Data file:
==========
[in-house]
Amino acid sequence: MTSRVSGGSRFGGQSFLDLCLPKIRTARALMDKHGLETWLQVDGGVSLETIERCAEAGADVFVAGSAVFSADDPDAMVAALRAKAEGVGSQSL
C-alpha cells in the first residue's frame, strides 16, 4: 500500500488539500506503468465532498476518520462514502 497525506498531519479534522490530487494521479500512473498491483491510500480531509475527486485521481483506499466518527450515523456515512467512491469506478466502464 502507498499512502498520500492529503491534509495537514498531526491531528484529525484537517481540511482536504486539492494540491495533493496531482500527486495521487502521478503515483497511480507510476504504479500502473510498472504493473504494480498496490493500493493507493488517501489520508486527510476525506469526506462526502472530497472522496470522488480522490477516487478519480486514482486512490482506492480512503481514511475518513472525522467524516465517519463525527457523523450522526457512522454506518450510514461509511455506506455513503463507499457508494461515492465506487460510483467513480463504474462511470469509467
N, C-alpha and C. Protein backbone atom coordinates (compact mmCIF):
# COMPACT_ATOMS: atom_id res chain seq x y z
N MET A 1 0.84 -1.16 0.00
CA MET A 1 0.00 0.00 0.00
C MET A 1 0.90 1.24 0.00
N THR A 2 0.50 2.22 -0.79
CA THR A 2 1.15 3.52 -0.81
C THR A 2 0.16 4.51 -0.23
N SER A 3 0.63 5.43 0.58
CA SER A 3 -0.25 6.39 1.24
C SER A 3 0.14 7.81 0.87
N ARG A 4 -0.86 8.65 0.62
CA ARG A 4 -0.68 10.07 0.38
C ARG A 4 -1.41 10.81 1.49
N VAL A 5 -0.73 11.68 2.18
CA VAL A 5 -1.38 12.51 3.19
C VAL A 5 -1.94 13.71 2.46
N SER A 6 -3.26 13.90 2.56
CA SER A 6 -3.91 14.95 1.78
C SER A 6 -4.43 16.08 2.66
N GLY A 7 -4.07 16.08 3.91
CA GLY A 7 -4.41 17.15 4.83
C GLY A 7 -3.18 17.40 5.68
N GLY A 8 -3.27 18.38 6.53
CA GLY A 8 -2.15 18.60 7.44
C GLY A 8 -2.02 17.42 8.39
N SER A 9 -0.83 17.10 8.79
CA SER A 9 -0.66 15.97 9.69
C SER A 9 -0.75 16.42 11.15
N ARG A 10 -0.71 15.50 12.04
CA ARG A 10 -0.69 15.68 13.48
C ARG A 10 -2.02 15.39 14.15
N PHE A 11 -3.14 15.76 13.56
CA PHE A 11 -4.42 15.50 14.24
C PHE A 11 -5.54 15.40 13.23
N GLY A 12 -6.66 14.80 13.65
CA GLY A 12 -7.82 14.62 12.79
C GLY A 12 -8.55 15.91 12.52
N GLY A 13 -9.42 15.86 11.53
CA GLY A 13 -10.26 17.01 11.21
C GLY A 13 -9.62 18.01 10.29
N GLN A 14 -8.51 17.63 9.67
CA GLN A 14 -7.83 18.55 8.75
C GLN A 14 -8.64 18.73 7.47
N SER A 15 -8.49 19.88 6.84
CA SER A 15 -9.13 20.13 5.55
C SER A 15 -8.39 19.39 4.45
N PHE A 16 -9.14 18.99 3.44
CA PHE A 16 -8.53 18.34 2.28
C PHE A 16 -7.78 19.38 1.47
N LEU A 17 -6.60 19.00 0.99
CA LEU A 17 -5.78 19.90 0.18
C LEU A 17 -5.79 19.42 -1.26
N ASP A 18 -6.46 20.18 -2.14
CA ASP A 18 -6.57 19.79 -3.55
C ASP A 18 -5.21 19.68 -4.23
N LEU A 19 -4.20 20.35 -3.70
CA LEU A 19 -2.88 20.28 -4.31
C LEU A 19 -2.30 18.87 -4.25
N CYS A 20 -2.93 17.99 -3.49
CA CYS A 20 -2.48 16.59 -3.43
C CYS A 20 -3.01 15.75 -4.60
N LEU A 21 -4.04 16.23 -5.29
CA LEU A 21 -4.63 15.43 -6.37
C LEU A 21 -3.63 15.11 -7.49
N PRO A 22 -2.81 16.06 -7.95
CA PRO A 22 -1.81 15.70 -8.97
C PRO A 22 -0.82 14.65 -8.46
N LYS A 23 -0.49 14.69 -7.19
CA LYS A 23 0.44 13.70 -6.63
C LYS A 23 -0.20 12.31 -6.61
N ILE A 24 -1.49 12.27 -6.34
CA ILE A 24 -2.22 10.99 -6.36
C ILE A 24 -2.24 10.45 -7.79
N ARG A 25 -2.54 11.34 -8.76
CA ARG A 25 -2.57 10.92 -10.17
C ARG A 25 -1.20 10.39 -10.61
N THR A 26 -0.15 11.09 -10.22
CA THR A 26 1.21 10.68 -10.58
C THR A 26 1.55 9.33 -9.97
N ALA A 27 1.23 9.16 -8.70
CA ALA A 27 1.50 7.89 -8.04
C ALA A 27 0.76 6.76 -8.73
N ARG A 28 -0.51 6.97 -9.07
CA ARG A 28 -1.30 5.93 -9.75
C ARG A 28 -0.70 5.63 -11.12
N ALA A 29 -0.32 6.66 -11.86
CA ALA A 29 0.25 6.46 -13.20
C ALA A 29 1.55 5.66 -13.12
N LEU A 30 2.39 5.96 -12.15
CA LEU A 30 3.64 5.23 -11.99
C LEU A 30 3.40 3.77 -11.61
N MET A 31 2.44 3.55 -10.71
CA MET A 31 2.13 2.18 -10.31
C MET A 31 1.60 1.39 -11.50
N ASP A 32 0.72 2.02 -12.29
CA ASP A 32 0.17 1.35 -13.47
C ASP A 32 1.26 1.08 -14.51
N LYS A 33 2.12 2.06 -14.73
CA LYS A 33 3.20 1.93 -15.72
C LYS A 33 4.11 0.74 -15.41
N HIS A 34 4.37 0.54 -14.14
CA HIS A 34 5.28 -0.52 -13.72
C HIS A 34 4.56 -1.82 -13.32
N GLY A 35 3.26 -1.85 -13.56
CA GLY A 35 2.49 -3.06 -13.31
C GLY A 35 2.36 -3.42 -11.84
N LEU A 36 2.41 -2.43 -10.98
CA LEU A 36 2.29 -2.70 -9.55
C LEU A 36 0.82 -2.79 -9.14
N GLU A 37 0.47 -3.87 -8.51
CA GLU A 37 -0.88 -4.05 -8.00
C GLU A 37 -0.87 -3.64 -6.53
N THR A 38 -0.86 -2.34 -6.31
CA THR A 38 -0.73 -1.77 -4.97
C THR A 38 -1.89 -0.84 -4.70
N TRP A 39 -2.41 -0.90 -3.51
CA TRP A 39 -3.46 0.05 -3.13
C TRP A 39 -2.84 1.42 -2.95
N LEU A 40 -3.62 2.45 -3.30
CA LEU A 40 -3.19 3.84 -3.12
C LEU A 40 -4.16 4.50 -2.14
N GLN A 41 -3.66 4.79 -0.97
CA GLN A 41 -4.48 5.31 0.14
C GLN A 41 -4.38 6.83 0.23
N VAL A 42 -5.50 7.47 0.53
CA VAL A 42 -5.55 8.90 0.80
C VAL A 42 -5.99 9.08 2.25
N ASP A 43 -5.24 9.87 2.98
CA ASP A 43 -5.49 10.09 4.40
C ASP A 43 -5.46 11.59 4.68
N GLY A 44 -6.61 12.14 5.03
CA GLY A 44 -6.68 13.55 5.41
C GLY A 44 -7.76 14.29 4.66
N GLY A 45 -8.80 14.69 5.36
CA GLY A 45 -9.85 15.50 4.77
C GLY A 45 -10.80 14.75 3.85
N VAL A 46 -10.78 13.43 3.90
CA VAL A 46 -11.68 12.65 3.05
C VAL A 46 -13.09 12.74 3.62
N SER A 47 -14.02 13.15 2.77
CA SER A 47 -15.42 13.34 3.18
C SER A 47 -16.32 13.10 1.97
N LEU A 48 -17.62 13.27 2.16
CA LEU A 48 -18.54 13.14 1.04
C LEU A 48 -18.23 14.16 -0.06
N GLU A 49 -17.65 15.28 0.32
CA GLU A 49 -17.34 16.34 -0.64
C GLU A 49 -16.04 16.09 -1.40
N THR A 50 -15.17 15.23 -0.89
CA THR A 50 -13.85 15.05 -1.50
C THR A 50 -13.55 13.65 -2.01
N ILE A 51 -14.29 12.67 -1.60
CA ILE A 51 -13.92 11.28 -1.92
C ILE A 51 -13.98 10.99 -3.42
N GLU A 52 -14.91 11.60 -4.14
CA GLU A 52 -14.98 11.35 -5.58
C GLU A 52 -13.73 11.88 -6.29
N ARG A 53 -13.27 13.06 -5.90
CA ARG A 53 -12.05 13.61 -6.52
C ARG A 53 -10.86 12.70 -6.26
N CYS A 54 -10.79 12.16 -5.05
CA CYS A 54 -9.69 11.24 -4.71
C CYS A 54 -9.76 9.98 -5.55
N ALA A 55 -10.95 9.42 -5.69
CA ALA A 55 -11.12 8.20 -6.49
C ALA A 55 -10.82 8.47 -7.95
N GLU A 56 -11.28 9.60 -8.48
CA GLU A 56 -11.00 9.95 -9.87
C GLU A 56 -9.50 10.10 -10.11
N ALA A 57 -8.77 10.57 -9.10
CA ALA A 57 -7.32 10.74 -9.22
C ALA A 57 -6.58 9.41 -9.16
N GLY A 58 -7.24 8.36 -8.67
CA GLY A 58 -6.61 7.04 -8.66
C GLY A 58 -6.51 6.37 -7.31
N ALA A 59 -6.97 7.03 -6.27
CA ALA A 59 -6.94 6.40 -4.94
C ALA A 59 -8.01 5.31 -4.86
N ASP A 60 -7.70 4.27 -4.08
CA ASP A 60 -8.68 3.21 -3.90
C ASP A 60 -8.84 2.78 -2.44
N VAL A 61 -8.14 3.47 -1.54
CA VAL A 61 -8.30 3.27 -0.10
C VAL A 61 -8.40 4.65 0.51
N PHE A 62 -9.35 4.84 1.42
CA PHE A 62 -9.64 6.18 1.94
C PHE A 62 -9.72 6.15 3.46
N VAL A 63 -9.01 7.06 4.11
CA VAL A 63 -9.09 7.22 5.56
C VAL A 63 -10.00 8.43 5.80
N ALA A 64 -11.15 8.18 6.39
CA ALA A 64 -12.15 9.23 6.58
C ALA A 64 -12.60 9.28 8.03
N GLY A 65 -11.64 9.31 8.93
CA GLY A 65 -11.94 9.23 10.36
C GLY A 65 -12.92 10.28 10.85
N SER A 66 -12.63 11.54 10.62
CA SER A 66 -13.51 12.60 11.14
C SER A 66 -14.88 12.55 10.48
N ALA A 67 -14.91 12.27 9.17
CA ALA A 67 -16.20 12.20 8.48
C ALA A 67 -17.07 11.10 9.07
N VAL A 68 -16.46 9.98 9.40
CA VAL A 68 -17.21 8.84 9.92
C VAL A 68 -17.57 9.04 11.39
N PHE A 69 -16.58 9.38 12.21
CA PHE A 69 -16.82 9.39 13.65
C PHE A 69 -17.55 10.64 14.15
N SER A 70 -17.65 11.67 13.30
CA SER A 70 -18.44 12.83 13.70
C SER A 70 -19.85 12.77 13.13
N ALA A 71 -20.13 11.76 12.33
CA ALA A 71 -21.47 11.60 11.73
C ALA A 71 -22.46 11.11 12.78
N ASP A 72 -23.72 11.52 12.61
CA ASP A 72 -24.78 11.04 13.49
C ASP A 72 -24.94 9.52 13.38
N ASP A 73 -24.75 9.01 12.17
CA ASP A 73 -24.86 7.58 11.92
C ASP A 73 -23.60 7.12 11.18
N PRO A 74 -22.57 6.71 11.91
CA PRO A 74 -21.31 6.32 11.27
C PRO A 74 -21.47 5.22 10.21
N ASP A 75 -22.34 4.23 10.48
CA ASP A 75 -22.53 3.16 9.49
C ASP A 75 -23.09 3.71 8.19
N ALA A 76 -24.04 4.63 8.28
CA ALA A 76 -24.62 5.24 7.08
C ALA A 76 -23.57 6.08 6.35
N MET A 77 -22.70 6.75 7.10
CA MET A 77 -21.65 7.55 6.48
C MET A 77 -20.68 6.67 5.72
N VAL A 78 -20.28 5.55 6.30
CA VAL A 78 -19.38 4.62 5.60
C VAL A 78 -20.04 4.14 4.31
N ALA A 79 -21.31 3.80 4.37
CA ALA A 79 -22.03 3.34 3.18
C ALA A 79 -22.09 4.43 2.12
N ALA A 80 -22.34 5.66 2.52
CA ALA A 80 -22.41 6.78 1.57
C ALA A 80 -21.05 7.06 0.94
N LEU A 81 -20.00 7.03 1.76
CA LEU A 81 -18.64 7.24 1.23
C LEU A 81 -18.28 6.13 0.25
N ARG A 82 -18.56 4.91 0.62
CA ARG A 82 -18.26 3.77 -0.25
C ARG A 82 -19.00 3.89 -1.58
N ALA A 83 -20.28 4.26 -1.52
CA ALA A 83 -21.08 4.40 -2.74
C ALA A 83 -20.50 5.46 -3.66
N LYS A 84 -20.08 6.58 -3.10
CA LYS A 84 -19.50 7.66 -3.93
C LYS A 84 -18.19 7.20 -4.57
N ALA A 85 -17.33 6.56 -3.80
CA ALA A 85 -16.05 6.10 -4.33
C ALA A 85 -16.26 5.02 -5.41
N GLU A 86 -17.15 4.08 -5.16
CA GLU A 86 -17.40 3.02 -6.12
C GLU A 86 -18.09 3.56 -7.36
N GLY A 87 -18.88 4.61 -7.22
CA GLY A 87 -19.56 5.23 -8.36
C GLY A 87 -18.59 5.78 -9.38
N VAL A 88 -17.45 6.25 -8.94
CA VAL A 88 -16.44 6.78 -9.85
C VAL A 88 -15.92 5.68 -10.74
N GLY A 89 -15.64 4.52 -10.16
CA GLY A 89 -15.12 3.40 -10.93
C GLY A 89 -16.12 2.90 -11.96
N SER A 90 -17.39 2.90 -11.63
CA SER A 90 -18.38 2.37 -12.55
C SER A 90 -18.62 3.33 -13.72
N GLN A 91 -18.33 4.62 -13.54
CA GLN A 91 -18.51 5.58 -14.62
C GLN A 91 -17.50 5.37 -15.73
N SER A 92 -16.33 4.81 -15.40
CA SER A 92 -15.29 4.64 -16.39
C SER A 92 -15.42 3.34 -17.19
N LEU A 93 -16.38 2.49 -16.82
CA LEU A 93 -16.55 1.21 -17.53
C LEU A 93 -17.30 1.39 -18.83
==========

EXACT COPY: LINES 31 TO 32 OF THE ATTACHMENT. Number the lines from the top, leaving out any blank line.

CA SER A 9 -0.66 15.97 9.69
C SER A 9 -0.75 16.42 11.15